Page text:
Failed treatment of infected total knee replacement presents few attractive surgical options. Knee arthrodesis is challenging surgically and can be complicated by nonunion, malunion, or recurrent infection. Recently, a modular titanium intramedullary nail has been used in an attempt to reduce the incidence of nonunion and the rate of complications. In the present study, a review of the results of knee arthrodesis after infected total knee arthroplasty in 21 patients at three large academic institutions was performed. All patients were followed up for a mean of 2.4 years (range, 2–7.5 years). The mean age of the patients was 64 years. The mean number of previous operations was four (range, 2–9 operations). A solid arthrodesis was achieved without additional surgical treatment in 20 of 21 patients (95%). The mean time to fusion was 6.3 months. The one patient who suffered a nonunion achieved fusion after a subsequent bone grafting procedure. Based on the present study, intramedullary arthrodesis with a coupled titanium nail, is a reliable, effective method of achieving fusion after infection of a total knee arthroplasty. This procedure resulted in a high rate of fusion and a lower rate of complications when compared with traditional methods of arthrodesis.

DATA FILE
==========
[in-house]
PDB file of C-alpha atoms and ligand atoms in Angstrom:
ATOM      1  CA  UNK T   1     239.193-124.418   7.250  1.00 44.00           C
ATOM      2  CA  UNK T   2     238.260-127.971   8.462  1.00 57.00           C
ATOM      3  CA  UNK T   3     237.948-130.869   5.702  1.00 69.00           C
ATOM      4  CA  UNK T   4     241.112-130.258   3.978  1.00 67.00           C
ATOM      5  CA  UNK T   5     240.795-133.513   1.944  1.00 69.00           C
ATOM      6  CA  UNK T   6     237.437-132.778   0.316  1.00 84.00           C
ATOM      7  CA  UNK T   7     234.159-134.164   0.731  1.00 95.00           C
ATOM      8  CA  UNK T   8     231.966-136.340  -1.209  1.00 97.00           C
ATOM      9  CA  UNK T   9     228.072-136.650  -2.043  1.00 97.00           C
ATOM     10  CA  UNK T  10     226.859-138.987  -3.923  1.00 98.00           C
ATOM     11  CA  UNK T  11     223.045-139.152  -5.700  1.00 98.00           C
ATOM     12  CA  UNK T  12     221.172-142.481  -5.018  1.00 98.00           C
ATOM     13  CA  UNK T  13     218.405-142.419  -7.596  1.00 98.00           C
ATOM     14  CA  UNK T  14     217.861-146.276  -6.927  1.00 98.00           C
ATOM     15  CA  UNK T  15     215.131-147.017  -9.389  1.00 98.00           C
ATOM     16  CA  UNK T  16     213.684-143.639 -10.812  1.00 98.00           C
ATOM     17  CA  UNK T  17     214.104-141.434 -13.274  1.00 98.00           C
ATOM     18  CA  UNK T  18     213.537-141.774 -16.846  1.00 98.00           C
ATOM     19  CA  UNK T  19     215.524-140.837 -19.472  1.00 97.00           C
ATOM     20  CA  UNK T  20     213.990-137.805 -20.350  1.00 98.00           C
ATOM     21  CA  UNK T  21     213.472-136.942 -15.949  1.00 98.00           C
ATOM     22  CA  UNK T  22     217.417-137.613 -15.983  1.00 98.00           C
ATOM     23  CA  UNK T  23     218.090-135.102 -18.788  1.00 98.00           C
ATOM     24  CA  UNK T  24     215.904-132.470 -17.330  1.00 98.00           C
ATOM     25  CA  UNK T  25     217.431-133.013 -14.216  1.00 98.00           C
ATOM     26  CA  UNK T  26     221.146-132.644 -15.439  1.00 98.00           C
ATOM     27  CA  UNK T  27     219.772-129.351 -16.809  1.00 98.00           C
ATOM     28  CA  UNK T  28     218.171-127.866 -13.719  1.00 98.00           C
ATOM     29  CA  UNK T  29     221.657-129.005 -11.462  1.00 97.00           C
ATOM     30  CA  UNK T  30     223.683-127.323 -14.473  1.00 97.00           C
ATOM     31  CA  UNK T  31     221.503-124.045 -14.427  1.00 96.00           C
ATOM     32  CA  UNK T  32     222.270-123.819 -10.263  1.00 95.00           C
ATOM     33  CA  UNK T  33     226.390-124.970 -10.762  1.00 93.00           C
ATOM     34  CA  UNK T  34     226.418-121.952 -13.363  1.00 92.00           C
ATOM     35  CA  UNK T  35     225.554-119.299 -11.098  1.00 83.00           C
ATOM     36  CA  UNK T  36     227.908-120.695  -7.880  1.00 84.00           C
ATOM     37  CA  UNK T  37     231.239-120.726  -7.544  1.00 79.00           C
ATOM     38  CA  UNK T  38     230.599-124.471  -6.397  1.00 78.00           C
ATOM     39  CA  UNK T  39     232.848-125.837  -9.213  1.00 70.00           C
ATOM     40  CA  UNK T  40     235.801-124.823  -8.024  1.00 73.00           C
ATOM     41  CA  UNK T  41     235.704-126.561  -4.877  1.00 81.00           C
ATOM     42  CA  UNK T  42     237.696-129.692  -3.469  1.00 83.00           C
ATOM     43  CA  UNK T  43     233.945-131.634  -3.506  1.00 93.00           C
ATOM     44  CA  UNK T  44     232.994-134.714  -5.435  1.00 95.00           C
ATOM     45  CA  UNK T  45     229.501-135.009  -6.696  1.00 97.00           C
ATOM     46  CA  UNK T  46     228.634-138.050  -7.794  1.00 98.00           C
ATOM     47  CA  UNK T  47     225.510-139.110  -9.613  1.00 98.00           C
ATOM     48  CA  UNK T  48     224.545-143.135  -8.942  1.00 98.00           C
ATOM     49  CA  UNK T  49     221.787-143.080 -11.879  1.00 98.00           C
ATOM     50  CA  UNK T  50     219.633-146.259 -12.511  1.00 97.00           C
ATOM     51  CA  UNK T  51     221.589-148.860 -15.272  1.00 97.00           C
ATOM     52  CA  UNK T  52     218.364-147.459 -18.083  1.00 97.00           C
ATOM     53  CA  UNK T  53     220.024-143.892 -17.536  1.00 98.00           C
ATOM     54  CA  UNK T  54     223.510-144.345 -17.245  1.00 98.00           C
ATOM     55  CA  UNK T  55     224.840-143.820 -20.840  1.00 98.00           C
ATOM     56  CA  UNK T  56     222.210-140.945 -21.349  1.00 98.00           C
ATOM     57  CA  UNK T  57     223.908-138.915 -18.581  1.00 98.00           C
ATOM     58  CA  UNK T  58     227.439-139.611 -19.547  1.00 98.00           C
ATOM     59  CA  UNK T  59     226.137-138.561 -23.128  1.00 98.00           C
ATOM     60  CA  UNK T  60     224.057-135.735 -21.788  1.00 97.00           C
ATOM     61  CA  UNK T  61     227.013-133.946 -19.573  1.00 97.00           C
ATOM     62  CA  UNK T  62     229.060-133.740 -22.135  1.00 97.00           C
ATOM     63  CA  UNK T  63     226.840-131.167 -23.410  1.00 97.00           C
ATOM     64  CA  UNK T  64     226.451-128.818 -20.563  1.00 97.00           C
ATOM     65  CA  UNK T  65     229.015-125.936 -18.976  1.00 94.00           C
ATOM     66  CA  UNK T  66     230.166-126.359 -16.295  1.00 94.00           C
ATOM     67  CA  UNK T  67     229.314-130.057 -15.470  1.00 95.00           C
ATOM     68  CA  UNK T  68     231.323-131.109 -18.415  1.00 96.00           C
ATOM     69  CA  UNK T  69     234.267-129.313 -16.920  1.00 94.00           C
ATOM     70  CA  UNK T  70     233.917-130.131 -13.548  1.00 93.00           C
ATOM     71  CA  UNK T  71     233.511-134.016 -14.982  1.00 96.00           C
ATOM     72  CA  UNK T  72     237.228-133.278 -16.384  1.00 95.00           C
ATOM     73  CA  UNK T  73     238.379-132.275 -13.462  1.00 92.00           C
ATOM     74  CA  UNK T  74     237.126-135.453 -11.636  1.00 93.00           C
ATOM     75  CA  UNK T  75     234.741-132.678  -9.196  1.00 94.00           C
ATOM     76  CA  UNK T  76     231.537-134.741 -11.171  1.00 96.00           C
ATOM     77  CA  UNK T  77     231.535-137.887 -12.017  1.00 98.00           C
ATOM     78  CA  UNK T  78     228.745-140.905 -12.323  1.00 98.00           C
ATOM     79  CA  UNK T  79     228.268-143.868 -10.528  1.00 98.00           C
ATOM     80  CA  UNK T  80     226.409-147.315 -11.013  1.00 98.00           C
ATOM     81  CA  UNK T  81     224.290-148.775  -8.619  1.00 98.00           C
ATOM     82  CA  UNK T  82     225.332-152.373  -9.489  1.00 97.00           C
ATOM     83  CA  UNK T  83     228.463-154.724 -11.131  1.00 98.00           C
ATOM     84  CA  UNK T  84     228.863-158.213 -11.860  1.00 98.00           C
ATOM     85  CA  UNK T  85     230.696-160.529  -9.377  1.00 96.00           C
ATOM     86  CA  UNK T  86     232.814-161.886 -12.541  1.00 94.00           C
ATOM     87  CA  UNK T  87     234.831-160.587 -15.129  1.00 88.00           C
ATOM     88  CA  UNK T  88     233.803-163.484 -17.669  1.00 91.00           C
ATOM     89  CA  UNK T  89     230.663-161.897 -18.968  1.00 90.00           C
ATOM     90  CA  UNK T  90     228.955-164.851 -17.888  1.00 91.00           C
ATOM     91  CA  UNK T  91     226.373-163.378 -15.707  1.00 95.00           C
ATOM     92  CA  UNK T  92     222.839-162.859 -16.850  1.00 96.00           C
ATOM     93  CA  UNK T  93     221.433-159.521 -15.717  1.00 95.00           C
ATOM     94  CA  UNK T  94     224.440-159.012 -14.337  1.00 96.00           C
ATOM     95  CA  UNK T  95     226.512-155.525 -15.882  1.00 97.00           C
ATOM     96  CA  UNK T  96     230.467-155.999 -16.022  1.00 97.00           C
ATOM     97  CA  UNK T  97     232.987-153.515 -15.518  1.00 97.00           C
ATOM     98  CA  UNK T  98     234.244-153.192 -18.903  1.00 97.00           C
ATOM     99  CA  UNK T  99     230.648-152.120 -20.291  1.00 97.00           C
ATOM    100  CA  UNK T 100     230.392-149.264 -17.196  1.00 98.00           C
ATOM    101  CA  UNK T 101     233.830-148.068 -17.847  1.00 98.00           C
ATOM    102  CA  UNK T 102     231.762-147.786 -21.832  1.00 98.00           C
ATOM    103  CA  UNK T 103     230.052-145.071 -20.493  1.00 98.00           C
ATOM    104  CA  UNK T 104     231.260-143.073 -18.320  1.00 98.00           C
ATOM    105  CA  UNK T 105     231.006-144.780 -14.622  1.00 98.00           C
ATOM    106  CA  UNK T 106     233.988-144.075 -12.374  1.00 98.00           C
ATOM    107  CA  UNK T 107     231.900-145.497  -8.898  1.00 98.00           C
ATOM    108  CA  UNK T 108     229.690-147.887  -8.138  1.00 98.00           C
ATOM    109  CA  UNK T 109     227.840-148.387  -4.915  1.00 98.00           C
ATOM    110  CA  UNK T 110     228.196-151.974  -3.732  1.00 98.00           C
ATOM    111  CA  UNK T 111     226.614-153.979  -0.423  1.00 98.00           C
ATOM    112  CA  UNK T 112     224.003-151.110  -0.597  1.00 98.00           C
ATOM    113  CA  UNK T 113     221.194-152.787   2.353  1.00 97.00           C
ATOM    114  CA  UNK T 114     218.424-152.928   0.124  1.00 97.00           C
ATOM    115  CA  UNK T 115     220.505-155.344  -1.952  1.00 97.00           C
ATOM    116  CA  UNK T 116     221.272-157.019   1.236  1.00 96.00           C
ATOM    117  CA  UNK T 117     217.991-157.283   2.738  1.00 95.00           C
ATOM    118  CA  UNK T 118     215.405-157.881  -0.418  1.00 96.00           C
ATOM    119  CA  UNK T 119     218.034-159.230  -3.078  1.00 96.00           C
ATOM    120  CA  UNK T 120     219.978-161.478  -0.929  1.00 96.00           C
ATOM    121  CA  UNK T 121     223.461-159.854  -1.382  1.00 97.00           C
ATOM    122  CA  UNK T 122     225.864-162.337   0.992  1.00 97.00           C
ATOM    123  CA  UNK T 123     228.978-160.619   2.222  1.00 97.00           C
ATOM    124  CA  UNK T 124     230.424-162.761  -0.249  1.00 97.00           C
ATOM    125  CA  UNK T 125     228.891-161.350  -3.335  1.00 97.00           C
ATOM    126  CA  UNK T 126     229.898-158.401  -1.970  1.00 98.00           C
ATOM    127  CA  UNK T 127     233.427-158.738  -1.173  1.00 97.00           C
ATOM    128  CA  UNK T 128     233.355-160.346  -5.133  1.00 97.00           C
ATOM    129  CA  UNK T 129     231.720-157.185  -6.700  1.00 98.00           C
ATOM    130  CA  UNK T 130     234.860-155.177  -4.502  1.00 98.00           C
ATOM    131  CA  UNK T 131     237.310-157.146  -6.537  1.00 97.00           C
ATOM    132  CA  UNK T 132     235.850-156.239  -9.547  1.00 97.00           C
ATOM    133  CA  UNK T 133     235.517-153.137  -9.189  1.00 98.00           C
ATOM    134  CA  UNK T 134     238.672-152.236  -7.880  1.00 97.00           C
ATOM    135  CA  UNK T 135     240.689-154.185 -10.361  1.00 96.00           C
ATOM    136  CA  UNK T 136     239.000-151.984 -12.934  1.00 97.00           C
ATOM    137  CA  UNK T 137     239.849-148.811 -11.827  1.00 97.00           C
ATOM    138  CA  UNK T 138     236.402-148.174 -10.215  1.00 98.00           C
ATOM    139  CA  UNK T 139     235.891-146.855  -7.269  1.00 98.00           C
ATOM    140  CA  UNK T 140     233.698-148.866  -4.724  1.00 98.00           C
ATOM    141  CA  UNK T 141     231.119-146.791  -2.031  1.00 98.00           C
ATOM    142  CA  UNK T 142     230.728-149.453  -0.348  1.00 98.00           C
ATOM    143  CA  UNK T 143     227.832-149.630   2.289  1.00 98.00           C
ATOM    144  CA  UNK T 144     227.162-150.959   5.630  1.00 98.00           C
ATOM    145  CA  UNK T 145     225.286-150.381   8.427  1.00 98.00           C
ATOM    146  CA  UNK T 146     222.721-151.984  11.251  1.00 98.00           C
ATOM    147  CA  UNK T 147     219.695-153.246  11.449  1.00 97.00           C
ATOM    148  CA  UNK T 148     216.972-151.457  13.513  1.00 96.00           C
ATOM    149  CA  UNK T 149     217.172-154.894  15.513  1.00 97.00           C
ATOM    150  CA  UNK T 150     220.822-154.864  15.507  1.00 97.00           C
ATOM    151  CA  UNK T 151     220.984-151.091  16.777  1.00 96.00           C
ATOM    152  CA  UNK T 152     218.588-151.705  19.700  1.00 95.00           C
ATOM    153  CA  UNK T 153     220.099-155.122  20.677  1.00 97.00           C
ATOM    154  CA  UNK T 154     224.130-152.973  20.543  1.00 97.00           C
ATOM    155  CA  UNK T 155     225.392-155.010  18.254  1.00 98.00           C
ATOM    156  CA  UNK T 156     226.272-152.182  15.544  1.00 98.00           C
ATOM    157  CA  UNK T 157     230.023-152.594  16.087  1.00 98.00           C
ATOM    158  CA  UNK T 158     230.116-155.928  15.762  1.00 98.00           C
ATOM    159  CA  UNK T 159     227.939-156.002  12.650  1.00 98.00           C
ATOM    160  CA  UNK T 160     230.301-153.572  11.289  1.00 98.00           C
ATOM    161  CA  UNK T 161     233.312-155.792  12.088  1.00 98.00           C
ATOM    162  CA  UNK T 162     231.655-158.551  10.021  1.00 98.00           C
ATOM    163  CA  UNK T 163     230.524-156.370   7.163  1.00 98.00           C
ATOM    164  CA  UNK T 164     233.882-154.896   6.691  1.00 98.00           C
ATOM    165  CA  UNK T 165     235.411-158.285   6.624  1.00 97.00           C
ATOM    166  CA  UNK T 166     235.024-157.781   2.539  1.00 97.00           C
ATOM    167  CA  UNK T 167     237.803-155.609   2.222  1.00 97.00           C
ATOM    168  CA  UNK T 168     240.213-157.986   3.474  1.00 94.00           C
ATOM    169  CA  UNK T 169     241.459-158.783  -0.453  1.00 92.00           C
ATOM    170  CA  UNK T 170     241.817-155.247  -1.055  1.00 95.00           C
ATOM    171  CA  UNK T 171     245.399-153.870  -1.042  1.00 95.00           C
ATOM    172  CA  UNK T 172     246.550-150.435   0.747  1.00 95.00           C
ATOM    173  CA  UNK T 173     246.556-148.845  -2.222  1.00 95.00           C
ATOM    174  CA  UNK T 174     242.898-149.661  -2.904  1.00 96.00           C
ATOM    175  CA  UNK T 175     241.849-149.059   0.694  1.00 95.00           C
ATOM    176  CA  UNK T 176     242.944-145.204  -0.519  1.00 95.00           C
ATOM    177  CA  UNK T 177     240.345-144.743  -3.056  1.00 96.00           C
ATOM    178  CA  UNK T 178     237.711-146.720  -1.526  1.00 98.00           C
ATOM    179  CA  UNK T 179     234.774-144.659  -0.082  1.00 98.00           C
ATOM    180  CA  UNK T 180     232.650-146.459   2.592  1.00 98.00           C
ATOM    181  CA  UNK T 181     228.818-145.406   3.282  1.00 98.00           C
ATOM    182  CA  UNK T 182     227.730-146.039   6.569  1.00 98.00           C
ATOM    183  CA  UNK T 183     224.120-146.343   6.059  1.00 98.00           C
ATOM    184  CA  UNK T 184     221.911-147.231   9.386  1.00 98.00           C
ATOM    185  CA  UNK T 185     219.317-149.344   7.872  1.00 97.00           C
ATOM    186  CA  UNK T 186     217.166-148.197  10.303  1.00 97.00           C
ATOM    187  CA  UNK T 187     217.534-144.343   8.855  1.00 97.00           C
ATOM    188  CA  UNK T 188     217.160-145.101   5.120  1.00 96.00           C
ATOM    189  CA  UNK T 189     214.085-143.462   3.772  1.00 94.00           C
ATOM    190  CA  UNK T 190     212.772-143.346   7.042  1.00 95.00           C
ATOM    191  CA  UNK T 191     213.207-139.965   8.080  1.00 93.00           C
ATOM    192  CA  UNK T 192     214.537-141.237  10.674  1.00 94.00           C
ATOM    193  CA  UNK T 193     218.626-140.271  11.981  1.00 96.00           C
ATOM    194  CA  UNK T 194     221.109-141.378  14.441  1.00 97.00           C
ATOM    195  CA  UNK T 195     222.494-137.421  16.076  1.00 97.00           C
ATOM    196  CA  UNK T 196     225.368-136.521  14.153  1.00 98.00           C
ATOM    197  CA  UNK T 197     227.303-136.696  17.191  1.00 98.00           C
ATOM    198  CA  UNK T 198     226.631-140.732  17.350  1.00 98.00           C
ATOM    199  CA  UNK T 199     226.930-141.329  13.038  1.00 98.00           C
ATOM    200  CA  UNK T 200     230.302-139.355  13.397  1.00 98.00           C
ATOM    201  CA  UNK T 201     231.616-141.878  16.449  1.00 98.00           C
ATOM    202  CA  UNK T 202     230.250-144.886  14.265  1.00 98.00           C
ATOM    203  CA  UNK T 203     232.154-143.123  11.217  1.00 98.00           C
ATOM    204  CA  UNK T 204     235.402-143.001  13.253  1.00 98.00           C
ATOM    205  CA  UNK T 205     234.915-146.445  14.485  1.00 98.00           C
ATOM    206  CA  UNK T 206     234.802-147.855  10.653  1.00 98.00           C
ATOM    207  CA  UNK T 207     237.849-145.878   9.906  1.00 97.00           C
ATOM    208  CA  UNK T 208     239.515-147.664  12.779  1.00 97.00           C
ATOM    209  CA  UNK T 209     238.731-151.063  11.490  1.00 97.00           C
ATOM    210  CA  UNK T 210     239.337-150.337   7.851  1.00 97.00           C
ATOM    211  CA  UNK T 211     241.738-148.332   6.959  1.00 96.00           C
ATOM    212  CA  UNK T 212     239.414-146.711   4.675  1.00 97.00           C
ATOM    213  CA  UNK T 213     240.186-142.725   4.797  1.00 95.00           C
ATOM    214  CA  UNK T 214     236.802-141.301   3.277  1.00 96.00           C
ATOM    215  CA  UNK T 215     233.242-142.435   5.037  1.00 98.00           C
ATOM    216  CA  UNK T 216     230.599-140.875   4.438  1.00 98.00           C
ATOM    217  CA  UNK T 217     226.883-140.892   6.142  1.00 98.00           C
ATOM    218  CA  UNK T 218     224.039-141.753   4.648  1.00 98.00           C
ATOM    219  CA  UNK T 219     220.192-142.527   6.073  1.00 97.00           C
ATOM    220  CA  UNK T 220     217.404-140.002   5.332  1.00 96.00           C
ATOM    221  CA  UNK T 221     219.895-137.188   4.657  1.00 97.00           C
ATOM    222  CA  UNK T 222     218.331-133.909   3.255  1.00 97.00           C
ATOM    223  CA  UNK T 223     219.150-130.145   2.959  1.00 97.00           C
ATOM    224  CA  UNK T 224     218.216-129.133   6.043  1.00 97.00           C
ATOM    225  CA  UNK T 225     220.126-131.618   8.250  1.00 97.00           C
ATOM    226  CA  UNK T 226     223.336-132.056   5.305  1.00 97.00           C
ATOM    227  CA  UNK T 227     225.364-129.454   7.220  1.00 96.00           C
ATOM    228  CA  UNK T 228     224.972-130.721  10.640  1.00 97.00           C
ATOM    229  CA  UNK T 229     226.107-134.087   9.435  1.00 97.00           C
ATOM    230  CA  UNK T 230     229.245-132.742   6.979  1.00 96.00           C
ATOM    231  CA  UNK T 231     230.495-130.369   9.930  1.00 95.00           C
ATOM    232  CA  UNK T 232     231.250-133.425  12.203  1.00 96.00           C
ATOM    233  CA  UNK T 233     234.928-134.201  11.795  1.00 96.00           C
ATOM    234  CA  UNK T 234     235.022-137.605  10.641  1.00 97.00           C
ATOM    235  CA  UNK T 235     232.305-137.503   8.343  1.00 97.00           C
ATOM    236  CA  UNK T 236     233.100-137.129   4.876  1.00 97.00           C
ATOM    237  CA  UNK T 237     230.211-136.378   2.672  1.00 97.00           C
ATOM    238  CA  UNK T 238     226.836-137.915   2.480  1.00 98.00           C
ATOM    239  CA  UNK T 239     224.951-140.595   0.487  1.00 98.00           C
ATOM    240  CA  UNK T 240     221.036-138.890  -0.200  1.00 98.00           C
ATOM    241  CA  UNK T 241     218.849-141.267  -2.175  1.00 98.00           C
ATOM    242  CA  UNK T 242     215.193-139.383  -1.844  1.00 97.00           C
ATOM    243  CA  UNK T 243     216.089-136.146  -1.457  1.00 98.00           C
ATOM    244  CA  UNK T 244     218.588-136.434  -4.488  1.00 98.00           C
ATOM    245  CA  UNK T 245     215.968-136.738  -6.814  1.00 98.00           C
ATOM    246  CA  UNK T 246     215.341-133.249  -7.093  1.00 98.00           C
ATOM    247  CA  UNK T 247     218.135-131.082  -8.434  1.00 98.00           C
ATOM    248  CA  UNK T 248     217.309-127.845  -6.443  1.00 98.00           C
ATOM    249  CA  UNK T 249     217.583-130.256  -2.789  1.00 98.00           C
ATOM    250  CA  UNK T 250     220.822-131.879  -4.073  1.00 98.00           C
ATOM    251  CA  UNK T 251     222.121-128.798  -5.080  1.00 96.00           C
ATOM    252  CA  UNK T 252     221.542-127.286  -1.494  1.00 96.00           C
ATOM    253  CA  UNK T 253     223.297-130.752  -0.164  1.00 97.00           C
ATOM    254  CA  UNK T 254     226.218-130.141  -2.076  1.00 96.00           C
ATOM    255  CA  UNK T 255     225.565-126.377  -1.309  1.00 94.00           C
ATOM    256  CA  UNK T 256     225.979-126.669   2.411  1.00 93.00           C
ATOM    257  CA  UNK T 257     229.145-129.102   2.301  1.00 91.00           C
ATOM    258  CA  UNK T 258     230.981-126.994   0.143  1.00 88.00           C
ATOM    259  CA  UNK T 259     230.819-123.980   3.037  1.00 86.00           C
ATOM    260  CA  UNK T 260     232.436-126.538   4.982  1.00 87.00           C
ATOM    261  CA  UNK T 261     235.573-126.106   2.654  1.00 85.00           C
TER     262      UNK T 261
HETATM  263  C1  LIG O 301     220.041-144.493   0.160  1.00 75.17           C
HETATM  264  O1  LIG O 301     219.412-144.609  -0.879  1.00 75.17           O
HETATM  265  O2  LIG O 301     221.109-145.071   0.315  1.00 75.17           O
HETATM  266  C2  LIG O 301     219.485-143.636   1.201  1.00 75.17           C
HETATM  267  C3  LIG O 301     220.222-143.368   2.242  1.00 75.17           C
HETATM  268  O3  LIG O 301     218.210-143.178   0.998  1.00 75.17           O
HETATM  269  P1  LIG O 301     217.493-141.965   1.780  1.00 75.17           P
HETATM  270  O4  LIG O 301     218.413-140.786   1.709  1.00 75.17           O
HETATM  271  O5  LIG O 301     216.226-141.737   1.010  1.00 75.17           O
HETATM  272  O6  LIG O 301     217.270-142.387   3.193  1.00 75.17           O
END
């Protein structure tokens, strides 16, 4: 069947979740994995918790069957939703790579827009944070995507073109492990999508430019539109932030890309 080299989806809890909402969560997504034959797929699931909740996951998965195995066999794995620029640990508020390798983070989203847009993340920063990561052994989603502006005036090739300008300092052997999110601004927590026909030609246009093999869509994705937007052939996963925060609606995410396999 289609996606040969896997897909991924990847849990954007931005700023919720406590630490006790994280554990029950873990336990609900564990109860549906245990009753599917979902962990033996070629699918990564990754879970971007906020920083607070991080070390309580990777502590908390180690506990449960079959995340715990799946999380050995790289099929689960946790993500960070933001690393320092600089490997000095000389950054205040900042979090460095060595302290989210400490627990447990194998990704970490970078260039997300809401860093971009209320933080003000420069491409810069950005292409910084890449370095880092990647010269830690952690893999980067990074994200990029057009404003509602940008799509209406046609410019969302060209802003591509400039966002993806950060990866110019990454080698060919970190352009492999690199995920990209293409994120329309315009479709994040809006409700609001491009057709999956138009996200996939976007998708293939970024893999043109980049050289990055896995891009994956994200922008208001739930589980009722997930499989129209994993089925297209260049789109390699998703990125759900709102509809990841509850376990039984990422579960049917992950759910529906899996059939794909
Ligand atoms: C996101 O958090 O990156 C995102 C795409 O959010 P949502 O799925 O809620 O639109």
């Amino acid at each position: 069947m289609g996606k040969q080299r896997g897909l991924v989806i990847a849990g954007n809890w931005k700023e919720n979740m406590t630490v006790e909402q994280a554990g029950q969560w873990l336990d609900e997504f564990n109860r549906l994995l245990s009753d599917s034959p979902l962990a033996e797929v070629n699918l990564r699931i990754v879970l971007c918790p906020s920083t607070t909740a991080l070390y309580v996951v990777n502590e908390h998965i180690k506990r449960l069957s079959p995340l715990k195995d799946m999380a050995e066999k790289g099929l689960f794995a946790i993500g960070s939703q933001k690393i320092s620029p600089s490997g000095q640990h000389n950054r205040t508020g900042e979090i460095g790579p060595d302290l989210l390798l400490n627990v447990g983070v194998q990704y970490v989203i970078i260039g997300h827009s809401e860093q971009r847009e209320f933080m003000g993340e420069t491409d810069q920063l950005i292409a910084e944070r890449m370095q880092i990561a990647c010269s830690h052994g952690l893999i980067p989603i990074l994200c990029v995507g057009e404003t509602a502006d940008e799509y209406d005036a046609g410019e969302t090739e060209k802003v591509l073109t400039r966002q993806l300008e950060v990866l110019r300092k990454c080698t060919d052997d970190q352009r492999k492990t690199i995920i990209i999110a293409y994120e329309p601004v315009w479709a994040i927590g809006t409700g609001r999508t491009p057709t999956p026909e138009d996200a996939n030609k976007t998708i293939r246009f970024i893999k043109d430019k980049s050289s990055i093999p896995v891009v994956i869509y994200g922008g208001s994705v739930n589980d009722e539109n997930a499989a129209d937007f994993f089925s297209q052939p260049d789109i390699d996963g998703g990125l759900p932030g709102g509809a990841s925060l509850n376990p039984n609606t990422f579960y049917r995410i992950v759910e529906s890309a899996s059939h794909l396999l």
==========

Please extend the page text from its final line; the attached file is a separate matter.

*The Johns Hopkins University School of Medicine, Department of Orthopaedic Surgery, Division of Arthritis Surgery at the Good Samaritan Hospital, Baltimore, Maryland
**University of Michigan, Section of Orthopaedic Surgery, University of Michigan Hospitals, Ann Arbor, Michigan
†Hospital for Special Surgery, Department of Orthopaedic Surgery, New York, New York.